INHERITANCE

Inheritance is an extension of the past to ensure the future.

In 1973 the Kawasaki JS 400 was soon to make an appearance. The Jet Ski® was destined to revolutionize lifesaving and we didn’t even know it at that time. Not until 1974 were those waters tested. And Kawasaki got right to business!

Wake of Fame Inductee


Wake of Fame inductee Steve Stricklin who was working for Kawasaki during this time began showing the stand up Jet Skis to local southern California Lifeguards.

Visit: WAKE OF FAME AWARDS

GRANDADDY OF THE SPORT

Steve is the inventor of a towable accessory device (TAD) for Personal Water Craft which eventually arrived to the modern rescue boards used today. He affixed a piece of indoor/outdoor green carpet by using rivets to the stern boarding area of a JS400.

On behalf of Kawasaki Motors Corporation USA, Steve went to Huntington Beach City Lifeguards bringing with him one of the Jet Skis and gave them a demonstration. This was the very first interaction of public service agencies being exposed to the potential of lifesaving using this unique new power craft.

A Stand Up Jet Ski in those days required great skill to manage in the surf zone. Lifeguards took off on them kneeling in the tray area. Since lifeguards were surfers they had pretty good balance and picked up on them for their first demos quickly.

LEGACY

We’ve come a long way since those days. We inherited an incredible legacy from these early pioneers.

We owe it to them to maintain the same standards we received from them:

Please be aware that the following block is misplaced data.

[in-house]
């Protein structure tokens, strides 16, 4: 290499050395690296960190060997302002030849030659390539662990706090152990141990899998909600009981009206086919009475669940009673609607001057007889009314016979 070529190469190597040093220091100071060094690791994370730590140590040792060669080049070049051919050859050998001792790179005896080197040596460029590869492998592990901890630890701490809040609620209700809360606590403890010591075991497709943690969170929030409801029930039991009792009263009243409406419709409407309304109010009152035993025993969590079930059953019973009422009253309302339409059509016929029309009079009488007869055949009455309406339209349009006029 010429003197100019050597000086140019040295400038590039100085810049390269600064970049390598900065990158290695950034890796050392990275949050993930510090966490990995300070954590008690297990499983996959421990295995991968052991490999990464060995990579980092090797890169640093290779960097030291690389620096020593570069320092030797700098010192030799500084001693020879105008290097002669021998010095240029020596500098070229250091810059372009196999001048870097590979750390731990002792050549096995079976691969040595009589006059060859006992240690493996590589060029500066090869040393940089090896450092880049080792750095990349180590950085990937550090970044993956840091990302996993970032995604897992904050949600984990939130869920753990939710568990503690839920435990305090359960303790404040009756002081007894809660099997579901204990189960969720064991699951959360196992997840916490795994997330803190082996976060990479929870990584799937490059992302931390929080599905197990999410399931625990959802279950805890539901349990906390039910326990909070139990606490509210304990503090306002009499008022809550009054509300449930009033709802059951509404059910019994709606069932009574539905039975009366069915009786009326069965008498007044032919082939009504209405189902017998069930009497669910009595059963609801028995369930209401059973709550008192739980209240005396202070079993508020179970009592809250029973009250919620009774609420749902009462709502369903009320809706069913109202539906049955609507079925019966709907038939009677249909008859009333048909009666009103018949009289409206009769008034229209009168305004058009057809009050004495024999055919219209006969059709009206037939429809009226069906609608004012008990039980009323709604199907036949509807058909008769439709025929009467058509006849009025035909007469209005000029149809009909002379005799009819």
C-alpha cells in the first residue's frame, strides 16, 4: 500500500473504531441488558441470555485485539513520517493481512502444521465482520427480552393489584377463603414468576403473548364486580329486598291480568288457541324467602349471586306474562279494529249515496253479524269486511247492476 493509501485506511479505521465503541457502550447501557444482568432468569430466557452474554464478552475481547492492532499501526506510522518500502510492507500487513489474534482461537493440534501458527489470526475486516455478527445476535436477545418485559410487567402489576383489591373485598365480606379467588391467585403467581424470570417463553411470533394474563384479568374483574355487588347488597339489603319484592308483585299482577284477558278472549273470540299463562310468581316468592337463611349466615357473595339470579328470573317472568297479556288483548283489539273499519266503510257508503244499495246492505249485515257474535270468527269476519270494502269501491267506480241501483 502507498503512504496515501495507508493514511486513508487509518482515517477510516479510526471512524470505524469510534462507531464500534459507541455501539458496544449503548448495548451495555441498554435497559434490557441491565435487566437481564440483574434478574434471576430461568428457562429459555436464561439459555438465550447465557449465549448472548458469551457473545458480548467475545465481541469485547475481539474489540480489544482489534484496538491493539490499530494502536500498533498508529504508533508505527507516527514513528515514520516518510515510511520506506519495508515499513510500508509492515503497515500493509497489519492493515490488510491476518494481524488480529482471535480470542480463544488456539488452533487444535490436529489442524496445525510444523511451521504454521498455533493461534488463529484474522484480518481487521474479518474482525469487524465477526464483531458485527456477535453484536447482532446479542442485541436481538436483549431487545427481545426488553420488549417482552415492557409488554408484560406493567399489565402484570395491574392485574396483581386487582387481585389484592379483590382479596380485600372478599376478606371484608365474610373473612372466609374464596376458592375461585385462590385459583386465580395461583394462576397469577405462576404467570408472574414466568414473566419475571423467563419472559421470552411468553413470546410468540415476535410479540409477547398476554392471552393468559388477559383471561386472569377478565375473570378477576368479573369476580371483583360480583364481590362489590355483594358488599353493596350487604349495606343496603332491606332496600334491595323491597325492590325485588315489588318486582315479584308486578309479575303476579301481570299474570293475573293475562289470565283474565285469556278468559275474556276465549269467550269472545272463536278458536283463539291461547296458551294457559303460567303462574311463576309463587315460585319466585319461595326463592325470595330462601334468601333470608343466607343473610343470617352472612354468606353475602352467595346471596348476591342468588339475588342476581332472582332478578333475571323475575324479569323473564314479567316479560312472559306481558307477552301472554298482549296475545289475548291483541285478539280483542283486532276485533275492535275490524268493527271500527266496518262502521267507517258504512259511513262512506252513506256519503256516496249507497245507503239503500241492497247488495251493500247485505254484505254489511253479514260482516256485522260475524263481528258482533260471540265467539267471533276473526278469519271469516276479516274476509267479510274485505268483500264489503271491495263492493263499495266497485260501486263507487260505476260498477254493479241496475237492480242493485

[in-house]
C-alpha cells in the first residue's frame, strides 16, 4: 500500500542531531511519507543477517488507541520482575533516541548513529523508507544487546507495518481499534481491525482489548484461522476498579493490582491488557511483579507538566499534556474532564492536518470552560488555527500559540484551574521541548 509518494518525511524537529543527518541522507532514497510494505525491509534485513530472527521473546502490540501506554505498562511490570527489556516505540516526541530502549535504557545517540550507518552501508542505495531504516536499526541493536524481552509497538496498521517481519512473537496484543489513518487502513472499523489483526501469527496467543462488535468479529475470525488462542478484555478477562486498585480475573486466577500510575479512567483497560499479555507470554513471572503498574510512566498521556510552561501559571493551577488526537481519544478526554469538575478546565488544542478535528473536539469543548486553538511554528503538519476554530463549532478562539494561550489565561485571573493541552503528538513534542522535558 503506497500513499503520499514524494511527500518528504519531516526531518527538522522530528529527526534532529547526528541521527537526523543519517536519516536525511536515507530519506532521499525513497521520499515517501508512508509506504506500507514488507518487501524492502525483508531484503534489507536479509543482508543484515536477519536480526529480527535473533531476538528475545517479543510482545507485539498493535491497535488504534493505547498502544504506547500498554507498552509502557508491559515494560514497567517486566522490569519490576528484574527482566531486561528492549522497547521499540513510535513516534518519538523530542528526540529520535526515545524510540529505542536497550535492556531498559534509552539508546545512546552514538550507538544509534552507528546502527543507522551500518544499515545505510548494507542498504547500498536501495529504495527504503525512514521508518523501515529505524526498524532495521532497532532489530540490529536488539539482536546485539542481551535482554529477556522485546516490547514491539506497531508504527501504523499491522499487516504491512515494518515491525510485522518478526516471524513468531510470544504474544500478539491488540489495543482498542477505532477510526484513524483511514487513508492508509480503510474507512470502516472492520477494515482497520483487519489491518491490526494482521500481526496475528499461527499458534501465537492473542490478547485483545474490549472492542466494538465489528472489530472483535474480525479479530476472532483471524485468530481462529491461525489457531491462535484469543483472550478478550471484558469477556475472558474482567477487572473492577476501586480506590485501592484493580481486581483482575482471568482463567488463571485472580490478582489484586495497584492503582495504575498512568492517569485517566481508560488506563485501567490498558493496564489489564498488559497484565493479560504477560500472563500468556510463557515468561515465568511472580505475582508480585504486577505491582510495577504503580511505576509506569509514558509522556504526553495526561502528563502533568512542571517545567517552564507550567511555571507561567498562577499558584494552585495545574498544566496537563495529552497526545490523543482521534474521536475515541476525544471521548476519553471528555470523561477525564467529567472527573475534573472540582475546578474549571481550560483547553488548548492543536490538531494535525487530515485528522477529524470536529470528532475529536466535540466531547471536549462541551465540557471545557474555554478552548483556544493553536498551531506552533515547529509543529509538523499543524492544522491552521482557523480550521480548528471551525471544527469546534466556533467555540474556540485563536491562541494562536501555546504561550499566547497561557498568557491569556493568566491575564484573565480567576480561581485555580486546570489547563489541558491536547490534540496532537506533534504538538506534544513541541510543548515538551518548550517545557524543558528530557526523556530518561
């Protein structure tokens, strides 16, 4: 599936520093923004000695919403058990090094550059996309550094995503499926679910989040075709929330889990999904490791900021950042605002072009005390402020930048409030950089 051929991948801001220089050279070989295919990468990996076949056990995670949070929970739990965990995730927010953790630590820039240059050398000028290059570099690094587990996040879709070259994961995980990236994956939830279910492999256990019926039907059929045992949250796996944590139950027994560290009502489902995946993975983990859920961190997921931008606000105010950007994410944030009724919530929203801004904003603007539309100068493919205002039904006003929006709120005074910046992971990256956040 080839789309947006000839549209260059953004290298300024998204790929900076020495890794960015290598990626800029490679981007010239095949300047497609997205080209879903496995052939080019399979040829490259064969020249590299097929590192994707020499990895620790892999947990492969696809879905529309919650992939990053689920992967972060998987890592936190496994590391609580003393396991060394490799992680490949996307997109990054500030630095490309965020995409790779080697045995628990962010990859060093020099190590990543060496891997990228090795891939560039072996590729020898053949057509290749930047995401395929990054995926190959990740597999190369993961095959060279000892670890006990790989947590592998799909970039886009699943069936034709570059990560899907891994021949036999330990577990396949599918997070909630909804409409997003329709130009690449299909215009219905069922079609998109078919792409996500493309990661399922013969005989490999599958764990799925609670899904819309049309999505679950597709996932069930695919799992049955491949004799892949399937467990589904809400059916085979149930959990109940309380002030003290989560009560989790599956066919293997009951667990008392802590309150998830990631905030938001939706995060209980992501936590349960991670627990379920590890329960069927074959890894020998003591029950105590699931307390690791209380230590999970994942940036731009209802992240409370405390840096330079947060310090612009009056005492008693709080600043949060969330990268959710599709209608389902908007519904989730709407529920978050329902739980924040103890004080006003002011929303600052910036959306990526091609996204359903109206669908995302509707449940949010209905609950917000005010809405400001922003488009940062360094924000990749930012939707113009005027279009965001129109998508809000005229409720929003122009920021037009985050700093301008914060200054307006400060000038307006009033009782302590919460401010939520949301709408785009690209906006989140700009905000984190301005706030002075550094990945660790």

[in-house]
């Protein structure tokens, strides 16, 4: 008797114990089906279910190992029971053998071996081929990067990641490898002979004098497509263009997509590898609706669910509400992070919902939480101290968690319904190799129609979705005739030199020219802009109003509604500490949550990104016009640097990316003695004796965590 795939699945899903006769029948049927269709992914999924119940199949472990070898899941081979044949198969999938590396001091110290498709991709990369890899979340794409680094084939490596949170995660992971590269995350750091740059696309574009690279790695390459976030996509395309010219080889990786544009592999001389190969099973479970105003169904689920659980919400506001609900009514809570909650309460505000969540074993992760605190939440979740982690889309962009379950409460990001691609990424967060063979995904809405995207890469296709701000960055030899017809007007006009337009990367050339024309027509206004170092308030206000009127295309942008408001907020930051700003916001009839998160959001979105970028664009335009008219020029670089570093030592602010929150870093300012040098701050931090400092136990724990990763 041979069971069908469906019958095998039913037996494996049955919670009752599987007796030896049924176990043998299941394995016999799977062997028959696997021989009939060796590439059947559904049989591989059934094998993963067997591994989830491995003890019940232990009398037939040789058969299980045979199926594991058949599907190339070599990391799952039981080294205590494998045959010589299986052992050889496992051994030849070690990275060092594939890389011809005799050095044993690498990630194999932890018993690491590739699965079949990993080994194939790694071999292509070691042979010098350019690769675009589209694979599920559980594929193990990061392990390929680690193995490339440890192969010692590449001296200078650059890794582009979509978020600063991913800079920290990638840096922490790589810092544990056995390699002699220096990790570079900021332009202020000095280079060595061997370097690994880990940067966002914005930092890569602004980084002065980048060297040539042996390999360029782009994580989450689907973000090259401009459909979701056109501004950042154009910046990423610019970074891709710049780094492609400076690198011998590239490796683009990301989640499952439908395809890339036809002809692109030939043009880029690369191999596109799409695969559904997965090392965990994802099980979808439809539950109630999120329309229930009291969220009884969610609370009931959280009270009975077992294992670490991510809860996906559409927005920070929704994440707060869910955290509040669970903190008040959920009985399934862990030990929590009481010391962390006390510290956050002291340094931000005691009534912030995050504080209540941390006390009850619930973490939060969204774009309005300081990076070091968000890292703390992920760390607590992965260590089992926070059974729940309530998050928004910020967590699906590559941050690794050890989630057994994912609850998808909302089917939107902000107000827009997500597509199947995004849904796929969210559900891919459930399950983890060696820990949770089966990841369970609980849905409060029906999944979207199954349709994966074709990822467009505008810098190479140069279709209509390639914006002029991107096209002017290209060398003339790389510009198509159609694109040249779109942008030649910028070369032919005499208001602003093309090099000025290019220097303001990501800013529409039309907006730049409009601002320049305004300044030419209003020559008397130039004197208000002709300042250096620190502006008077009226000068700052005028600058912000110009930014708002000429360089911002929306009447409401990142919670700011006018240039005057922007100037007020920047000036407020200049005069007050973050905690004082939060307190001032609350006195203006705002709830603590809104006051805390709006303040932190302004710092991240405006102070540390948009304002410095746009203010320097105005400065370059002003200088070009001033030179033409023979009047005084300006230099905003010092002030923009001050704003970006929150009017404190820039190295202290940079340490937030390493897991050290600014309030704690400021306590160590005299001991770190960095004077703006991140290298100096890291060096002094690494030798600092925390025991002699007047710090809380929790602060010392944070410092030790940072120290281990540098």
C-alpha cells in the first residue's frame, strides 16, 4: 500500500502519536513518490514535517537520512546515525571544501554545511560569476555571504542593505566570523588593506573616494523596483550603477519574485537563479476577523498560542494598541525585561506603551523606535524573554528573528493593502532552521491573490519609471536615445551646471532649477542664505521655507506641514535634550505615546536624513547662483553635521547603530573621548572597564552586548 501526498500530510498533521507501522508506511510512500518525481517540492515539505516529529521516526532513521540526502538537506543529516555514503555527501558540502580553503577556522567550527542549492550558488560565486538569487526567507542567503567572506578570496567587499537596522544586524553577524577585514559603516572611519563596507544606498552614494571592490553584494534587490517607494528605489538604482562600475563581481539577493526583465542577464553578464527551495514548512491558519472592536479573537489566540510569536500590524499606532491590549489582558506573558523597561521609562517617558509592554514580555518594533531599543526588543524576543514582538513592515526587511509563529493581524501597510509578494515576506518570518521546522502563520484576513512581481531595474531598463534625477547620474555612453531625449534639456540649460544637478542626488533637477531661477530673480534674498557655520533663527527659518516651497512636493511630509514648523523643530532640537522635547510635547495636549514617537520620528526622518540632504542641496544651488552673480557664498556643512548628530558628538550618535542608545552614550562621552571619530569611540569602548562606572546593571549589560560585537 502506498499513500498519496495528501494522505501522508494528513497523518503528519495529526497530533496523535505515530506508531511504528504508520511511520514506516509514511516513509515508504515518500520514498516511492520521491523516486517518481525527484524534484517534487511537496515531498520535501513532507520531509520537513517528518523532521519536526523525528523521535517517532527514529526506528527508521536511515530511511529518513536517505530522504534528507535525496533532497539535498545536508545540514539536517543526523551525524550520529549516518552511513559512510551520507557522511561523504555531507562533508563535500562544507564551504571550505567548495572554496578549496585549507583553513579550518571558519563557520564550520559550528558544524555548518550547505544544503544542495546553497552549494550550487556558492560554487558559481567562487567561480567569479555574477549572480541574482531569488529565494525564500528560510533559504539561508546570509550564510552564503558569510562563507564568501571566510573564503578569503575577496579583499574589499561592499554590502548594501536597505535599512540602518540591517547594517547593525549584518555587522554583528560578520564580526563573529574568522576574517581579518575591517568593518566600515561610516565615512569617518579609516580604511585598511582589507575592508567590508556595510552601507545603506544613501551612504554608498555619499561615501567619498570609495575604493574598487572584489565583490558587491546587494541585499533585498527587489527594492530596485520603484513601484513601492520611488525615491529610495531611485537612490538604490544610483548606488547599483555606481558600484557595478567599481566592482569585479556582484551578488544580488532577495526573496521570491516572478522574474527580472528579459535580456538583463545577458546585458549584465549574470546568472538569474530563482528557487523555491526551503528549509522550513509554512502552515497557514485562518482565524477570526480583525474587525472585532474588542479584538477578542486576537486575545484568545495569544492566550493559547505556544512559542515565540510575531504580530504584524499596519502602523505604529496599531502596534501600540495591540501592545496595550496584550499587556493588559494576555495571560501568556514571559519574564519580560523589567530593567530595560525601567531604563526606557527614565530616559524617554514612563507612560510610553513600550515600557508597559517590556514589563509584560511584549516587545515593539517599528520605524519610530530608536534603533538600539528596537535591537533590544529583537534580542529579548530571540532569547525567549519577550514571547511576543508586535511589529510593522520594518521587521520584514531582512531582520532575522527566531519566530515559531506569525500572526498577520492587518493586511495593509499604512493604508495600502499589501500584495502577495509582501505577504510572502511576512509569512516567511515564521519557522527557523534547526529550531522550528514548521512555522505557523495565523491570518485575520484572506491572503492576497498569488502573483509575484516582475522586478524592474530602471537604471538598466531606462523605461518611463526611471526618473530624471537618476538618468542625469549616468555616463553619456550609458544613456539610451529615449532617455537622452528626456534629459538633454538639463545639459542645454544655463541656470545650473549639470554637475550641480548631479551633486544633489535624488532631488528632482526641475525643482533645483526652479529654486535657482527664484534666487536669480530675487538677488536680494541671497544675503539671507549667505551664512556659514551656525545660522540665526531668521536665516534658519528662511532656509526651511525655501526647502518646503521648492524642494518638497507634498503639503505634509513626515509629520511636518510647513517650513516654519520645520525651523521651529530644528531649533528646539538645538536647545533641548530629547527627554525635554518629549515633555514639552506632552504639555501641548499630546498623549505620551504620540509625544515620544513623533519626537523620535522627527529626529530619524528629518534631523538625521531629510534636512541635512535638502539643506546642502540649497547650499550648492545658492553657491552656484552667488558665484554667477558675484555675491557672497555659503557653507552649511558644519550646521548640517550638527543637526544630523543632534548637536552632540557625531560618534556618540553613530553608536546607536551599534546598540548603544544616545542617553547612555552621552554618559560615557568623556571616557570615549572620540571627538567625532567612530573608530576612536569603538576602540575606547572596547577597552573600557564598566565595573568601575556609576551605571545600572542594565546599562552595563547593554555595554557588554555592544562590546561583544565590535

1. Know the Jet Ski®
2. Know the Environment You Operate in
3. Maintain the Jet Ski®
4. Don’t Wipeout and Don’t Lose your Jet Ski®
5. Head out Safe and Come Back Safe
6. The more you ride the better you get

When you inherit something valuable, it is up to you to maintain it and to look after it and ensure that you can pass it along to the next generation.

Lifesaving is a calling. It's practicality rests in the assets and tools used for the job and the mentality of those Coxswains and instructors manning the helm.

And don’t forget these immortal words of Brian Bendix Wake of Fame inductee and first generation Jet Skier:

“A moment for safety will save a lifetime of regret”.

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Posted 1.12.2019

Have any questions? Join the Rescue Water Craft Association
and discover what your community is doing to modernize standards, safety and reduce liability!
Join the Rescue Water Craft Association

Content Creator: Shawn Alladio cares most about her community and the culture surrounding the safety of event service providers and Rescue Water Craft operators, working hard and dedicated towards protecting their reputation, distributing safety information and continuing to train these amazing individuals to the highest standards of care.

Use at your own risk. Please take a qualified Rescue Water Craft training course and maintain proper records and respect all the PWC, RWC, PPE, and gear OEM manufacturer warning labels and cautions.

TRAGEDY BECOMES US

Tragedy Becomes Us.

Ahoy fellow Coxswains! How well versed are you in maritime law? Are you familiar with SOLAS? Are you familiar with the tragedies that led up to some of the SOLAS measures we enjoy today?

Remember, lives are often lost before we learn the value of risk. Lots of talk about risk management, but how ingrained is it as an action with your marine unit?

Same thing happens in our Rescue Water Craft community. Mainly because we have people who have assumed the helm but they are not mariners. If you are under the guide of a leader who does not understand maritime laws and rules, you may be at risk for a mishap and worse. Its time now for those who are not familiar with boating to get educated, and I mean now.

Perhaps someday you respond to a ship disaster at port within your jurisdiction or for mutual aid. Or from a fire, grounding or explosion due to terrorism. Or from a ship in distress (SOS) berthed outside the jaws of a harbor or along a pier in port.

ANIMAL RESCUE